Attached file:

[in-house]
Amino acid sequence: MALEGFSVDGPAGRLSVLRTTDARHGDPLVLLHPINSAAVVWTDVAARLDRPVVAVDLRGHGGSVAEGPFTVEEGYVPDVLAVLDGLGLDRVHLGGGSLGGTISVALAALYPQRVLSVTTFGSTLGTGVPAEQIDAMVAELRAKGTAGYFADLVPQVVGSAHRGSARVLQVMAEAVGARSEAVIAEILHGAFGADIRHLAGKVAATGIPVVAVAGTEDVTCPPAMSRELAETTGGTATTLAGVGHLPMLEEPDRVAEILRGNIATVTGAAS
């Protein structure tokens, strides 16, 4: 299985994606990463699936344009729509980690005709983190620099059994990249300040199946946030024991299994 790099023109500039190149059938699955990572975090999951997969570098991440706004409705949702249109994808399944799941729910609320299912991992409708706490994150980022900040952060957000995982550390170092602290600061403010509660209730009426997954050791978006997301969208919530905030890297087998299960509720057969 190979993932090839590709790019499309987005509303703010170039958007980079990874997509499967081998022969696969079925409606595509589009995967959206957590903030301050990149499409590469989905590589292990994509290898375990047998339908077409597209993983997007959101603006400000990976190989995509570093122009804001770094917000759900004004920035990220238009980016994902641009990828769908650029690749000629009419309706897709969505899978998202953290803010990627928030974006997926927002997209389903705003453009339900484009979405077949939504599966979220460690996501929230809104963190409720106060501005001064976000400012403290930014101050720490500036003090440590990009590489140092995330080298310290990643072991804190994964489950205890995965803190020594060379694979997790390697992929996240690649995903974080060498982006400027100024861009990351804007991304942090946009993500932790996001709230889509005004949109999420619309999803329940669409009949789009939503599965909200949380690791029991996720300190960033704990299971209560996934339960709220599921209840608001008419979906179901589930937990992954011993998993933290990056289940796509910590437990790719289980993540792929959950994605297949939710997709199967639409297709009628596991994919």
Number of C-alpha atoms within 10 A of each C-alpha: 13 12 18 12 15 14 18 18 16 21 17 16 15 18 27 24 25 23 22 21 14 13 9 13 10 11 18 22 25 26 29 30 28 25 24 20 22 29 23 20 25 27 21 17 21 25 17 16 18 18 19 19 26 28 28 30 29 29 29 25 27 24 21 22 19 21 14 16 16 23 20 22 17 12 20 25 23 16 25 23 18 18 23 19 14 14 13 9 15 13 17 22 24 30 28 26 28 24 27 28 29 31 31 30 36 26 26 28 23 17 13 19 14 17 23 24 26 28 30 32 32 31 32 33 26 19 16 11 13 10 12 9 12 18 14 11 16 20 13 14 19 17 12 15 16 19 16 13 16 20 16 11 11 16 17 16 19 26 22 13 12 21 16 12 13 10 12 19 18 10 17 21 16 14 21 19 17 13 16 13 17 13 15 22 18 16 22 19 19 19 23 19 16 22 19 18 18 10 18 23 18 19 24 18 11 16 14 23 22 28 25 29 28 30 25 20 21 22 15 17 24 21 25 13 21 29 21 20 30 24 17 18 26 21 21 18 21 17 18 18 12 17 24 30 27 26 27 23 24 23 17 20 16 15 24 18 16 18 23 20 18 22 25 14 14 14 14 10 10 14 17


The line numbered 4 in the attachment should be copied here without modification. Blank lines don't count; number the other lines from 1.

Number of C-alpha atoms within 10 A of each C-alpha: 13 12 18 12 15 14 18 18 16 21 17 16 15 18 27 24 25 23 22 21 14 13 9 13 10 11 18 22 25 26 29 30 28 25 24 20 22 29 23 20 25 27 21 17 21 25 17 16 18 18 19 19 26 28 28 30 29 29 29 25 27 24 21 22 19 21 14 16 16 23 20 22 17 12 20 25 23 16 25 23 18 18 23 19 14 14 13 9 15 13 17 22 24 30 28 26 28 24 27 28 29 31 31 30 36 26 26 28 23 17 13 19 14 17 23 24 26 28 30 32 32 31 32 33 26 19 16 11 13 10 12 9 12 18 14 11 16 20 13 14 19 17 12 15 16 19 16 13 16 20 16 11 11 16 17 16 19 26 22 13 12 21 16 12 13 10 12 19 18 10 17 21 16 14 21 19 17 13 16 13 17 13 15 22 18 16 22 19 19 19 23 19 16 22 19 18 18 10 18 23 18 19 24 18 11 16 14 23 22 28 25 29 28 30 25 20 21 22 15 17 24 21 25 13 21 29 21 20 30 24 17 18 26 21 21 18 21 17 18 18 12 17 24 30 27 26 27 23 24 23 17 20 16 15 24 18 16 18 23 20 18 22 25 14 14 14 14 10 10 14 17